So I recently went on a trip to Washington, D.C. with Ben and our friend Kaleb. As part of this vacation, we paid a visit to the Holocaust Memorial Museum. Now, I consider myself a historian. I’ve studied the Holocaust, I’ve seen the images and the videos, and I had a pretty good idea of what I was in for when we walked inside.
I was not prepared at all.
I firmly believe that there are place memories. Locations and objects involved in events so powerful that they can imprint on people interacting with them years later. The artifacts at the museum have those memories and the curators pulled no punches in the exhibit’s design. I broke down in tears twice.
The Holocaust is seen by many as the darkest chapter of human history… some teachers actually teach it that way. Undoubtedly, however, while it is one of the darker parts, it is not alone on a pedestal. That is the truly tragic part. Never Again is the slogan of those who acknowledge the horror of the attempted genocide of the Jewish people, but it is still happening in the world. The museum also had exhibits on the Khmer Rouge and the current events in Syria. The main exhibit includes a quote from Hitler about the Armenian genocide and how no one made a big deal of it, even in the 1930s. These are just four examples of genocide that have occurred in the last century… only 100 years!
Humans are beings full of potential. We have the capacity for boundless compassion and kindness, but we are also capable of the harshest cruelty. It is something that people forget, or do not really understand. Yes, this thing happening right now is horrible, but it is not the first time humanity has done this. Why is anyone surprised? We only care about the things that are relevant to us, the tragedies happening right now. The Nepal earthquake is supplanted in the news feeds by riots in Baltimore because this is the American media and they think that because it is closer to us, we care more.
I want to say that the Holocaust was the darkest chapter in our history, but I cannot. Because that would lessen the horror of the genocides that came before and after. It implies that something that bad can never happen again, and thinking that way makes us unwilling to see the signs should that not be the case. I will not allow myself to be blinded like that. The horror of that period is something that should never be forgotten, but should never be dismissed as the worst, or the last genocide. It is a stark reminder of the darkest depths of human nature, to be sure… and we should study it, and be aware of it, so that we can recognize it and never allow it to happen again.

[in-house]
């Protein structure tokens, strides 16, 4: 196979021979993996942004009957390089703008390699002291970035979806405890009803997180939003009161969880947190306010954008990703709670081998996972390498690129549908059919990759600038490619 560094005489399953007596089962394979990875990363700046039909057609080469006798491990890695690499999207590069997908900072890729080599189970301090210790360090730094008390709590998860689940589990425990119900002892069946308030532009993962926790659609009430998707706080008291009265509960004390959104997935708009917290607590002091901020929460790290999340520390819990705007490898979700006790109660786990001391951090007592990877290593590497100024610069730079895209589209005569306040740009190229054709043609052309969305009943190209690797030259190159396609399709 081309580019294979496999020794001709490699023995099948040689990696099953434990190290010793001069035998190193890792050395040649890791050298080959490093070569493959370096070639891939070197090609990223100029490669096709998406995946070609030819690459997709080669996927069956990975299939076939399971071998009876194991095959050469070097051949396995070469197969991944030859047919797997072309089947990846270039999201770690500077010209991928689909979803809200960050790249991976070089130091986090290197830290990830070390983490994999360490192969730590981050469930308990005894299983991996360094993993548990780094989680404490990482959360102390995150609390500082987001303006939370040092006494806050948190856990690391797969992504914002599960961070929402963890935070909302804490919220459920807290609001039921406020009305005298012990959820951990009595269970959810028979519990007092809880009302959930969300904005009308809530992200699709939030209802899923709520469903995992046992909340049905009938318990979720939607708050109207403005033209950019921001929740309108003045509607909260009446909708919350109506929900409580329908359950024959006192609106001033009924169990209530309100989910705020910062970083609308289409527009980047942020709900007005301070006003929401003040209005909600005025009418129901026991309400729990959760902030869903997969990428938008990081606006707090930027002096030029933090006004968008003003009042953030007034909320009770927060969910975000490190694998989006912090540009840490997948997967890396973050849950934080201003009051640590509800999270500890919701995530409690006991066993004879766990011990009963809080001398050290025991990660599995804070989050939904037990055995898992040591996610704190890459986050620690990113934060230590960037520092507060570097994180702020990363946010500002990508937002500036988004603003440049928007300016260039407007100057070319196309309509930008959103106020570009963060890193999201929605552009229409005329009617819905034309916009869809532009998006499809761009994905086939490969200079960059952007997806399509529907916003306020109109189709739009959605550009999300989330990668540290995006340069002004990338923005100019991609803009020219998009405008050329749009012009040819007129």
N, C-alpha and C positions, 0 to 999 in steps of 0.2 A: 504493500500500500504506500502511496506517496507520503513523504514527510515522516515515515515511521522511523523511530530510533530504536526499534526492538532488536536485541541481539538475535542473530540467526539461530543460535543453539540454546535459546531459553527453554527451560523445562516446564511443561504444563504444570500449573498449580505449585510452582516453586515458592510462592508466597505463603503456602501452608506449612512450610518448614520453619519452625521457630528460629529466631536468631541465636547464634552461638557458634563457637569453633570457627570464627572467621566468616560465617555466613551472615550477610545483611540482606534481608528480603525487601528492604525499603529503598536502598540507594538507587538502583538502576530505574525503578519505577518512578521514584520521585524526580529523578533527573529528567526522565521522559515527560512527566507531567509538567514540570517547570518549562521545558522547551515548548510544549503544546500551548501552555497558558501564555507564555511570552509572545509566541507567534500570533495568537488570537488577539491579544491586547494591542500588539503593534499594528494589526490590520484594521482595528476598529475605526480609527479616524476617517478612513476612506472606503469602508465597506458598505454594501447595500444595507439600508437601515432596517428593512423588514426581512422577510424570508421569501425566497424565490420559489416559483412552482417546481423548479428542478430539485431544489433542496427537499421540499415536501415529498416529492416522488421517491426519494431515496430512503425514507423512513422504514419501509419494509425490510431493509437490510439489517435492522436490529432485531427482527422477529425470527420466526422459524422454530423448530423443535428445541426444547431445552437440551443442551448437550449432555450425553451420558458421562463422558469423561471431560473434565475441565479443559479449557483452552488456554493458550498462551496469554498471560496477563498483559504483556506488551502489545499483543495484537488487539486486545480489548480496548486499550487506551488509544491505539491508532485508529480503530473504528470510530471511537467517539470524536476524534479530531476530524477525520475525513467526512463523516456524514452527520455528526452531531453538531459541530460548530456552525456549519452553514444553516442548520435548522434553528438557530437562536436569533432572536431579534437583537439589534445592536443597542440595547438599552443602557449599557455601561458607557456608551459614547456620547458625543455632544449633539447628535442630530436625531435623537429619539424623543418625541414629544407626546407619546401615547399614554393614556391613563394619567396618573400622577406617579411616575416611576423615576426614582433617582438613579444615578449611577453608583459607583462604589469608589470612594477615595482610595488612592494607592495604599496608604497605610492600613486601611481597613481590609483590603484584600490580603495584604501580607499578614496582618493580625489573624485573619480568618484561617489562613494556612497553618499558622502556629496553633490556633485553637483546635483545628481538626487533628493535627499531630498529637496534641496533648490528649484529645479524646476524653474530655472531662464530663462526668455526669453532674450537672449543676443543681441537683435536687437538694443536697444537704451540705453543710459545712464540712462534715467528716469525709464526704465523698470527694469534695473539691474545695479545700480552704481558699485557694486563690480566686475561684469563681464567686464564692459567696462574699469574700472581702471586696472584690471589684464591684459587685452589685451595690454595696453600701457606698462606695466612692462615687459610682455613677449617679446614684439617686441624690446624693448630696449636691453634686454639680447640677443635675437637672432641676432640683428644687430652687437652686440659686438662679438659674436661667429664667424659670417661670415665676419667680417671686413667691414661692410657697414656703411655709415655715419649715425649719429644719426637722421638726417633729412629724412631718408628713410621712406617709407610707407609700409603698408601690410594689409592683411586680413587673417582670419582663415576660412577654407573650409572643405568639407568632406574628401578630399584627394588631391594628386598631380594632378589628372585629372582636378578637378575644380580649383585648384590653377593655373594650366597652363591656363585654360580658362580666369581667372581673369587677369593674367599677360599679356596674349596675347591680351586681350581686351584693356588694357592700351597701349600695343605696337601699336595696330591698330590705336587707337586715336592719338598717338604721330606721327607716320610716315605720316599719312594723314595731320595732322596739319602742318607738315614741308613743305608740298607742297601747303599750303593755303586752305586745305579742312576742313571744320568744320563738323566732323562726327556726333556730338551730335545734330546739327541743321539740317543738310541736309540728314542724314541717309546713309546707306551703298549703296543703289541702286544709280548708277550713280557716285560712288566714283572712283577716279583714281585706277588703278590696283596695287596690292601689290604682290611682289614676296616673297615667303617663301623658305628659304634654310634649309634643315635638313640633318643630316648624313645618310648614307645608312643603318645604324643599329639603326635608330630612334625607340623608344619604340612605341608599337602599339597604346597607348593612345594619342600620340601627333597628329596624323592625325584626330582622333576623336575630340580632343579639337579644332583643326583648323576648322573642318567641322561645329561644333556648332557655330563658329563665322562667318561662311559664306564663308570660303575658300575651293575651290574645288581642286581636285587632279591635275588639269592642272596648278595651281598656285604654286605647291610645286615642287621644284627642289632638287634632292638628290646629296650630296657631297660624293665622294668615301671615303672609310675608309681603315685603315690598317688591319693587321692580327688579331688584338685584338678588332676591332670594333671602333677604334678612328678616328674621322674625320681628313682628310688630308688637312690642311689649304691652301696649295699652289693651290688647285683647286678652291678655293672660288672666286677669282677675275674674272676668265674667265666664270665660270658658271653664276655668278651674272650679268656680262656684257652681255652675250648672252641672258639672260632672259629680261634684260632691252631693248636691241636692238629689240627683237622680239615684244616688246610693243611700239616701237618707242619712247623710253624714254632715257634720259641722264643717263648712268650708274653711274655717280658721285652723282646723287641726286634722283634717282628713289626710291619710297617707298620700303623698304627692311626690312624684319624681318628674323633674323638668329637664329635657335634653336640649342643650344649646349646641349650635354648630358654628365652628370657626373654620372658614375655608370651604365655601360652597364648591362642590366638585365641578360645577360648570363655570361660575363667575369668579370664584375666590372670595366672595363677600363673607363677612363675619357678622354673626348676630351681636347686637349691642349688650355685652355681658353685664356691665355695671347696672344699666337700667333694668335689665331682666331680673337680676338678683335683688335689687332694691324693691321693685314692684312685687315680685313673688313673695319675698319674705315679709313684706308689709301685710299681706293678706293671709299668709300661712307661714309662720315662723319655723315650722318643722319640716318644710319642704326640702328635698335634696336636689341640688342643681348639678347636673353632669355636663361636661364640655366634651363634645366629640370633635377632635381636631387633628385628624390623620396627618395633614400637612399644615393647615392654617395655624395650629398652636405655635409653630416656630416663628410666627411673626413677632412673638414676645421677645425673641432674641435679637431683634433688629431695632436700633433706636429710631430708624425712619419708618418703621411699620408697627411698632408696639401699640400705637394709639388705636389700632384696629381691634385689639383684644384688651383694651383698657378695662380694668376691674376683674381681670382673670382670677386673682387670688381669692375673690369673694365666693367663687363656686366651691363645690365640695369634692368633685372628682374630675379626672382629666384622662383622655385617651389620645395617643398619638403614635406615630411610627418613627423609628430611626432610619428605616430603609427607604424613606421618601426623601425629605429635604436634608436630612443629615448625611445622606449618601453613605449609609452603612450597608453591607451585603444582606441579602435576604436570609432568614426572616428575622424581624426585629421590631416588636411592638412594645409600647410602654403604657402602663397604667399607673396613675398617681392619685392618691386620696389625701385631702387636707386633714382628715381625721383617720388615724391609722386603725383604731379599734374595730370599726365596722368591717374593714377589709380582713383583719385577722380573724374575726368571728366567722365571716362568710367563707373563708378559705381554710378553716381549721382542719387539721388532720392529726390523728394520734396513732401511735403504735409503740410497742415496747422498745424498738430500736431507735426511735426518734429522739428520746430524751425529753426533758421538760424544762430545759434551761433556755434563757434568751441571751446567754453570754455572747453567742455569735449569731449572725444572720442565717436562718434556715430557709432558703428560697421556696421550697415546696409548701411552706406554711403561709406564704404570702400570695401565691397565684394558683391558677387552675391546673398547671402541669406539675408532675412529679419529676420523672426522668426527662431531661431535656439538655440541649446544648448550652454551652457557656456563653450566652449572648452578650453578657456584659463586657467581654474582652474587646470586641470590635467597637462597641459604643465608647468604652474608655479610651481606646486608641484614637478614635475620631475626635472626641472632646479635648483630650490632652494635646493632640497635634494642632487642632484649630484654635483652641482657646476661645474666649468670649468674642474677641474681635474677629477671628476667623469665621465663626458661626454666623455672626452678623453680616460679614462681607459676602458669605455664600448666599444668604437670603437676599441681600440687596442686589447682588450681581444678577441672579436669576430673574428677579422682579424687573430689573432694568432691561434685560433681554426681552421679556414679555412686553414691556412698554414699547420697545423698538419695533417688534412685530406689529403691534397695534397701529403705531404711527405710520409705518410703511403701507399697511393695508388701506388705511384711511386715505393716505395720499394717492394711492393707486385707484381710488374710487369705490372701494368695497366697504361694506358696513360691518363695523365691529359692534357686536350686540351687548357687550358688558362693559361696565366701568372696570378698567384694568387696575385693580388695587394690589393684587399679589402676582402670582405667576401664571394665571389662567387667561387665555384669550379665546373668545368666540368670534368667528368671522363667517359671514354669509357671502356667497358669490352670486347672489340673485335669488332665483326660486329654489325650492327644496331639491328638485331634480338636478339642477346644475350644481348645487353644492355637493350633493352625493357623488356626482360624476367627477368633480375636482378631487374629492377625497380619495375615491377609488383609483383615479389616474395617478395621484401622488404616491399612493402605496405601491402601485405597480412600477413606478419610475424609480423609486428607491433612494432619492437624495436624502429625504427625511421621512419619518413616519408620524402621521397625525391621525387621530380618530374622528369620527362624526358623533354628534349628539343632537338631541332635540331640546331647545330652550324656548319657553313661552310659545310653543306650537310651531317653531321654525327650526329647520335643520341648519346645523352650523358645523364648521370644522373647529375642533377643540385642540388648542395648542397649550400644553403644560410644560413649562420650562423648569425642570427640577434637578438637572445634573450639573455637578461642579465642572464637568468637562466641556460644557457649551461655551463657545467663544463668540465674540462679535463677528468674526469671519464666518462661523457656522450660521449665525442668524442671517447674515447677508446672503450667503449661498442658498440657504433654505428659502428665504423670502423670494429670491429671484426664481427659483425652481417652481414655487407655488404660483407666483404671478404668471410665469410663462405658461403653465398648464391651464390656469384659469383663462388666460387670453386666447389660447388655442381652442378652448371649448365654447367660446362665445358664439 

I want every student to pass through that train car and feel the pain and fear that I felt resonating in the wood. I want them to understand the horror, but I want them also to realize that this did not happen in a vacuum. The Holocaust was not the first genocide, nor the last. That it was not even the most successful (thankfully). I want them to realize that such a thing can and inevitably will happen again, and the only way to stop it is to not be ignorant of it and to not remain silent.
Genocide happens when we allow ourselves to see groups of people different from us as “The Other”… when we deny them our common humanity. The separations we create: gender, race/ethnicity, nationality, orientation, religion, ideology… they allow us to distinguish ourselves; but they can also be used to divide us. It is part of the lessons on the Holocaust that was forgotten… that the Nazi party was able to do this because they created the idea of the “Other”… that Jews, Roma, Homosexuals, and other groups were less than human, that it was okay to kill them. It is sickening to even think about. Western societies have seen decreases in antisemitism since the Holocaust, but that is on the rise. Discrimination against minority groups is getting worse in many areas. We have active attempts at genocide going on right now throughout the world. When does “Never Again” become a reality? When do we start realizing that slaughtering people for being different is wrong?
We, as human beings, have the potential to end this. The question is, when will we?